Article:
Irish Stew Decoded: Understanding the Essential Elements of This Classic Comfort Food
We're explaining it all, just in time for St. Patrick's Day.
There are about as many recipes for Irish stew as there are Irish home cooks, and every last one of them likely has a strong—and differing—opinion about exactly how to make a proper Irish stew. "A hug in a bowl" is how Irish celebrity chef Neven Maguire describes this elemental dish, and that seems to be an apt description for all the many versions out there.
Originating more than two centuries ago, Irish stew, a hearty dish made with mutton and cooked for hours over an open fire, was born of necessity. Why mutton? Because sheep were kept mainly for their wool and milk, it was only the oldest animals that made their way to the stew pot.
Some modern-day purists will insist that the only ingredients in a true Irish stew are mutton, potatoes, onions, and water. You can still find Irish stew made with mutton, but as mutton is not easy to find these days, it's more common to find the stew made with lamb shoulder, neck, or even shanks. Beef is not traditional in Irish stew, but because beef stew is made in kitchens across Ireland today, there are beef stews that are considered Irish—especially if Guinness or other stout is added during cooking.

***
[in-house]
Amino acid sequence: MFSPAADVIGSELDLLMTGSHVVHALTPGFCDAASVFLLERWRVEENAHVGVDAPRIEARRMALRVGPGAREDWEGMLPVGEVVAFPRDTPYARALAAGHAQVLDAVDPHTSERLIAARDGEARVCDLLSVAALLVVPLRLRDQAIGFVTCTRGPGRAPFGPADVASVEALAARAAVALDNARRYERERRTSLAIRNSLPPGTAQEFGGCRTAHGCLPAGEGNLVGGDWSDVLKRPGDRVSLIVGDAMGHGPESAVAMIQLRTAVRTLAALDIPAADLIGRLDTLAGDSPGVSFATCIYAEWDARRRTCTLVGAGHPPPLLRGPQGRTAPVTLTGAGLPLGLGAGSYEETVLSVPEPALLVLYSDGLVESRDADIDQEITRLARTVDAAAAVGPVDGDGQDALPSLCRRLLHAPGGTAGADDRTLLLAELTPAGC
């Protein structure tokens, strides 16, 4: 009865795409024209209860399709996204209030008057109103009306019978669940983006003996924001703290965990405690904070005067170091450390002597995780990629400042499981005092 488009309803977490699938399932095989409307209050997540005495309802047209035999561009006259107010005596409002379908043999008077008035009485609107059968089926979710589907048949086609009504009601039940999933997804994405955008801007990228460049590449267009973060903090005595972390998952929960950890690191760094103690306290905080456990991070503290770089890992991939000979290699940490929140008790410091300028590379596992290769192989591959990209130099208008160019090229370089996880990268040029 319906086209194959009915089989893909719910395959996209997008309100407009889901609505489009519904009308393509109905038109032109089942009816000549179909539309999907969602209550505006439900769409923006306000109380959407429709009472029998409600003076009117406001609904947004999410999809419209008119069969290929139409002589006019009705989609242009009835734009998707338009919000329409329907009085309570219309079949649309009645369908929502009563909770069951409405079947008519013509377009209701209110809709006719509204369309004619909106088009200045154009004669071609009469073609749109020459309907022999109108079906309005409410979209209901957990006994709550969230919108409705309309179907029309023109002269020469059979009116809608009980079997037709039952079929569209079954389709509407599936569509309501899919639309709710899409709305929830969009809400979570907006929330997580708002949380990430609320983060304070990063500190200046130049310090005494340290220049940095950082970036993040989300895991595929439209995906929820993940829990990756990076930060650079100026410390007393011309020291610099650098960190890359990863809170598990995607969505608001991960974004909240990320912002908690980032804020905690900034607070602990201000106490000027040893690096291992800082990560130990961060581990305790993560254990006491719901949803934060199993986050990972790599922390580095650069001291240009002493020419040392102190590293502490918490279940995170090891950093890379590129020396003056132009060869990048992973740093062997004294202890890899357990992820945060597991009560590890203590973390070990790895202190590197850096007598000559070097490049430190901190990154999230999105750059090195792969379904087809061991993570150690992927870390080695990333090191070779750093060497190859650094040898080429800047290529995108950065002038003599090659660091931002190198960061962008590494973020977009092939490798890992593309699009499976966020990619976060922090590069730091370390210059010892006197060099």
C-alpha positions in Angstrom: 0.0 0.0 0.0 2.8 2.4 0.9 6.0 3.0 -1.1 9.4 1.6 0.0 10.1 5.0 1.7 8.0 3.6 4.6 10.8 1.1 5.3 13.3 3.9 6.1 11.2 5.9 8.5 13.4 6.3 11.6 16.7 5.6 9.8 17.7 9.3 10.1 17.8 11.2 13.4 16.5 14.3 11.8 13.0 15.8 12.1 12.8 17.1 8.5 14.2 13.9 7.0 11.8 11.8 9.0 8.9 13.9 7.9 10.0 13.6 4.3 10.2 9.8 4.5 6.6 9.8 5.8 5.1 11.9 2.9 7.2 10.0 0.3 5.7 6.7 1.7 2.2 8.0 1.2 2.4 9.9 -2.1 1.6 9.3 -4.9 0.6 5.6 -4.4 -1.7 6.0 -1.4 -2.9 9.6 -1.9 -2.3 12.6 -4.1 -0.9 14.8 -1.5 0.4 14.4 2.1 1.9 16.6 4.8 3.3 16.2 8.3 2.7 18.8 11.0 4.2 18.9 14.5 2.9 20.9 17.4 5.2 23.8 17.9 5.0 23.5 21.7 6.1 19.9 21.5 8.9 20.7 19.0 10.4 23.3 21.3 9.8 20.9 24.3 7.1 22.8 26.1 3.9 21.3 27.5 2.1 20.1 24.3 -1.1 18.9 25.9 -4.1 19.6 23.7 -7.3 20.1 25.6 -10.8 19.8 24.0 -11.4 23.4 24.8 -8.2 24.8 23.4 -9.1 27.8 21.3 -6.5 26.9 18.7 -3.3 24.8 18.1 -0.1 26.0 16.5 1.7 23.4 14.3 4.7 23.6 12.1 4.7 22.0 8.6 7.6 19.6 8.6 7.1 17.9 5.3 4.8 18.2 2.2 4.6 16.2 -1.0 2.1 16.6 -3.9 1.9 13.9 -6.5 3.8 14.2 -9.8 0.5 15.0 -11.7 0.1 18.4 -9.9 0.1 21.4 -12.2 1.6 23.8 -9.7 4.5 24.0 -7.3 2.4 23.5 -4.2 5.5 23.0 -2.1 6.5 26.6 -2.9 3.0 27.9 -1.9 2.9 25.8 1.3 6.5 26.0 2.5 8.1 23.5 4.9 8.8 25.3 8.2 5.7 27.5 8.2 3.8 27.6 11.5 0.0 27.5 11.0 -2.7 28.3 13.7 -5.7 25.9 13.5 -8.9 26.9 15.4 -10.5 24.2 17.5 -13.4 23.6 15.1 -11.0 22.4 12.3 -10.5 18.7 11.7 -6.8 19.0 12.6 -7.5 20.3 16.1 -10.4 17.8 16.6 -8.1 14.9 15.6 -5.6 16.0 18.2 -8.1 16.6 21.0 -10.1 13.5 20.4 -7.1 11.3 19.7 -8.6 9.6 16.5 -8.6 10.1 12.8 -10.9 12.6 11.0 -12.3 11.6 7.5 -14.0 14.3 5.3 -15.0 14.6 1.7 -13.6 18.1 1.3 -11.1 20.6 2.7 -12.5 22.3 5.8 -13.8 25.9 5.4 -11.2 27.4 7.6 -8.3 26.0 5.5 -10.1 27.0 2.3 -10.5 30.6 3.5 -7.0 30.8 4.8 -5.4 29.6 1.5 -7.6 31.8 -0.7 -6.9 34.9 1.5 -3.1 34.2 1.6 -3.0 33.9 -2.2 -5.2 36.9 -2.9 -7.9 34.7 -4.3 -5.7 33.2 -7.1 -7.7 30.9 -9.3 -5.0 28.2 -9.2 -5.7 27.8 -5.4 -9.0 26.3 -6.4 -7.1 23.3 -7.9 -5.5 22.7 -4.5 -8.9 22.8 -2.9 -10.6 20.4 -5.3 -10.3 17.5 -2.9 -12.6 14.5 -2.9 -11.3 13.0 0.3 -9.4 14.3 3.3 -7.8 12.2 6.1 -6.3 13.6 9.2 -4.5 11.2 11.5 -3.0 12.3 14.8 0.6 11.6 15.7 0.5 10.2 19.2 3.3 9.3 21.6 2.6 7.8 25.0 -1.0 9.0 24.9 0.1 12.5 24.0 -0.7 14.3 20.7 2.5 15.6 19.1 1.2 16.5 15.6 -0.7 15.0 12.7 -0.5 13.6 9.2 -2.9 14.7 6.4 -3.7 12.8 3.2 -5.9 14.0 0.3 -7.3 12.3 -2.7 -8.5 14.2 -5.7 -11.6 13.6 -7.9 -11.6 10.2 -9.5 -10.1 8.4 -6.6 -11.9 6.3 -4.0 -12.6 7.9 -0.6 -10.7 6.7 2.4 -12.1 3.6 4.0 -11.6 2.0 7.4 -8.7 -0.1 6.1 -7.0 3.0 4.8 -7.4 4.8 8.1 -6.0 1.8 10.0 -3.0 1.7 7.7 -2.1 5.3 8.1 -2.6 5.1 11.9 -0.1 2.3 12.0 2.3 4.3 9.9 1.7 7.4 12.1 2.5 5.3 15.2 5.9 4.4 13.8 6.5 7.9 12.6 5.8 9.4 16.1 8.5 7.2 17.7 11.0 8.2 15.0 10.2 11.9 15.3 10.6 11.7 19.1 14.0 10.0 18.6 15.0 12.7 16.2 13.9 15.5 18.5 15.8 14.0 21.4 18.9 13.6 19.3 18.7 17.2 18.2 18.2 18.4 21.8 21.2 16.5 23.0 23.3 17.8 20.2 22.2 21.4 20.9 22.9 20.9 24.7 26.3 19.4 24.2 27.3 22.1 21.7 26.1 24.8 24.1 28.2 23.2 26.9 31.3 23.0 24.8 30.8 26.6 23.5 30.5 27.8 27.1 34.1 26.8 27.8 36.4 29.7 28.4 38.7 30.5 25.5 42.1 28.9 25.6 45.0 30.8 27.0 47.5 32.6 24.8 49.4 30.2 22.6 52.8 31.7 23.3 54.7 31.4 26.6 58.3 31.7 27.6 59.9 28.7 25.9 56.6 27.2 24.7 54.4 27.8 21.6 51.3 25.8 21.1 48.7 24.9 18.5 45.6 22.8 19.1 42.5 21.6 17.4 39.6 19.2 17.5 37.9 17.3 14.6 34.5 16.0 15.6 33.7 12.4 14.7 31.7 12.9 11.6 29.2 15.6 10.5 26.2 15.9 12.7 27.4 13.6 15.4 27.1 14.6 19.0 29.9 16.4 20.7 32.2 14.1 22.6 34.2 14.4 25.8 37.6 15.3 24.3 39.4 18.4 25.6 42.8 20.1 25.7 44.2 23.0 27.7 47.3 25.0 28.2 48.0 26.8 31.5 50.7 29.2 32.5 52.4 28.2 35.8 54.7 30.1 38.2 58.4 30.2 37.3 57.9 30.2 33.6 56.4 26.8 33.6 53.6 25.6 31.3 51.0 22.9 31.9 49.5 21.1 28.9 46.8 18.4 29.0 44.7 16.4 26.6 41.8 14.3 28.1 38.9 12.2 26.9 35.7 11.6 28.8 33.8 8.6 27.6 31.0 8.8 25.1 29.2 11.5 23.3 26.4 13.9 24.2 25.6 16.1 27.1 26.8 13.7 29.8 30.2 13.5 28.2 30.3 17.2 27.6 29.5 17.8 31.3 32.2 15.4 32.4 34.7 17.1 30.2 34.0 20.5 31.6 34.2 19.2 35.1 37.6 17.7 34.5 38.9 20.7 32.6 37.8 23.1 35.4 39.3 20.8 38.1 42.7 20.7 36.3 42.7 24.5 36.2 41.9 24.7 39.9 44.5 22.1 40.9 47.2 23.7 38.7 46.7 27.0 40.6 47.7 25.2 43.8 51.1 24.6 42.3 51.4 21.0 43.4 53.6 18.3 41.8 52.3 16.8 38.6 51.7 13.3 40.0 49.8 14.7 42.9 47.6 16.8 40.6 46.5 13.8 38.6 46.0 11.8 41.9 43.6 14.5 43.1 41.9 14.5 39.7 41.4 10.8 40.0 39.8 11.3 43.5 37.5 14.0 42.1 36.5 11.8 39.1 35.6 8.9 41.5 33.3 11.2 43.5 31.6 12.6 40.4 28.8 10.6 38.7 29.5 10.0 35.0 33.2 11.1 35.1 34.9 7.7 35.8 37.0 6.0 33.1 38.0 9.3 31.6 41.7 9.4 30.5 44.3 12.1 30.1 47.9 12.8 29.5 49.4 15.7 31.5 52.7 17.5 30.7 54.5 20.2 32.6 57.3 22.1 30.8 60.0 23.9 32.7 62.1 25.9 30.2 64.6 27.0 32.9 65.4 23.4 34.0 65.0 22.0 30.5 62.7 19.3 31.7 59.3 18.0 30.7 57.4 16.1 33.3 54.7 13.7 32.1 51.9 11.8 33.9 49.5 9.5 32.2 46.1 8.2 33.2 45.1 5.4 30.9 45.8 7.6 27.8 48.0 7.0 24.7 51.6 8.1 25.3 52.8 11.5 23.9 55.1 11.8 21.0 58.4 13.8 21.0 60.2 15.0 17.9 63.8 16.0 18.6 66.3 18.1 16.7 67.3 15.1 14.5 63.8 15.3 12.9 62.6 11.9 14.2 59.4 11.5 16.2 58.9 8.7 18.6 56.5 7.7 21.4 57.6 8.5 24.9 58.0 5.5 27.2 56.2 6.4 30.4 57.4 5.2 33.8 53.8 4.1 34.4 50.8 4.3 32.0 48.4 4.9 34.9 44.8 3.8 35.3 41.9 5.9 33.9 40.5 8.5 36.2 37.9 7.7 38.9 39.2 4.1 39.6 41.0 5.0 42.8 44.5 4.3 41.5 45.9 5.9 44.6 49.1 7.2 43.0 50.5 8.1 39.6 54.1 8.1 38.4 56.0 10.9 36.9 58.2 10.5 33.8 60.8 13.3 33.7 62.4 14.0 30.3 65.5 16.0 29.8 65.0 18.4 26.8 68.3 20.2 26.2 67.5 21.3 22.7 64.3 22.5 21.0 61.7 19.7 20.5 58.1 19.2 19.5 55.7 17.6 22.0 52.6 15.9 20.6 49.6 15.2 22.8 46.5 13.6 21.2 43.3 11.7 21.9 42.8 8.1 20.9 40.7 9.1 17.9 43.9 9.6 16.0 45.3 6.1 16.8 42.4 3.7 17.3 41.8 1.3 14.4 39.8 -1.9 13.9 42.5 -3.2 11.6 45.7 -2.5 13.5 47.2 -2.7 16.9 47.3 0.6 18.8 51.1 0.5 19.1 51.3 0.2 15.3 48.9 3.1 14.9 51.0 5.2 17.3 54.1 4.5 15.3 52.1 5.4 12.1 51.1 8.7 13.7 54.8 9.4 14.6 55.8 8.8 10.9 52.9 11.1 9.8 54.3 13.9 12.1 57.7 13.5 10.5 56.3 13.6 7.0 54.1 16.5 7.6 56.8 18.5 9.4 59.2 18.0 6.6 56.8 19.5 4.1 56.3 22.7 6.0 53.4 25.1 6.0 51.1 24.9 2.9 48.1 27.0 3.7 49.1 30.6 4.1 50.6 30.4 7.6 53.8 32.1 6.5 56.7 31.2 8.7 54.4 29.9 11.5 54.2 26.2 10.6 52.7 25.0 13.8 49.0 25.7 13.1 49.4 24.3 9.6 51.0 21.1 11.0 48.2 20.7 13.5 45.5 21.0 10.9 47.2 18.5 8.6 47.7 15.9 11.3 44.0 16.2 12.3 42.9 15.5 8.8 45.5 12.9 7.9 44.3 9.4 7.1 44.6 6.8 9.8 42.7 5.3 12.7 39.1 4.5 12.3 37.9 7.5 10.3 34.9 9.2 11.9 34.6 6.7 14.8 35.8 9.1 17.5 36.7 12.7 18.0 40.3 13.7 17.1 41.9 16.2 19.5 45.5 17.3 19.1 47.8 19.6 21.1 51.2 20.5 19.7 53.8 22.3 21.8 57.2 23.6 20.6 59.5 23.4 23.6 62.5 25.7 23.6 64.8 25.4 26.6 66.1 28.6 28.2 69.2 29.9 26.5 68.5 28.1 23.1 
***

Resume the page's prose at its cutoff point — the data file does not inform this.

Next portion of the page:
Most cooks expand on the stew's simple foundations by adding more vegetables and aromatics in the form of carrots, celery, turnips, leeks, pearl onions, thyme, rosemary, and parsley. Some add pearl barley and diced slab bacon, too. In place of the original, humble base of water, most contemporary Irish stews utilize lamb, chicken, or beef stock and sometimes also add stout beer or even a splash of wine or sherry.
Most—but not all!—Irish stew recipes begin by searing the meat in a hot pan, and then sautéing the onions, bacon, and other aromatics. Then, the ingredients are layered into the soup pot or Dutch oven with the meat on the bottom, vegetables in the middle, and potatoes on top, and placed in a low oven to simmer away for a couple of hours. This layering method ensures that the meat stays moist and tender, and the more delicate potatoes maintain their shape while the stew cooks. Now, all that's left to do is open another Guinness while the stew fills the whole house with its tantalizing aroma. Looking for something to do while you wait? You could always make a loaf of Irish Soda Bread or Treacle Brown Bread to enjoy alongside your meal.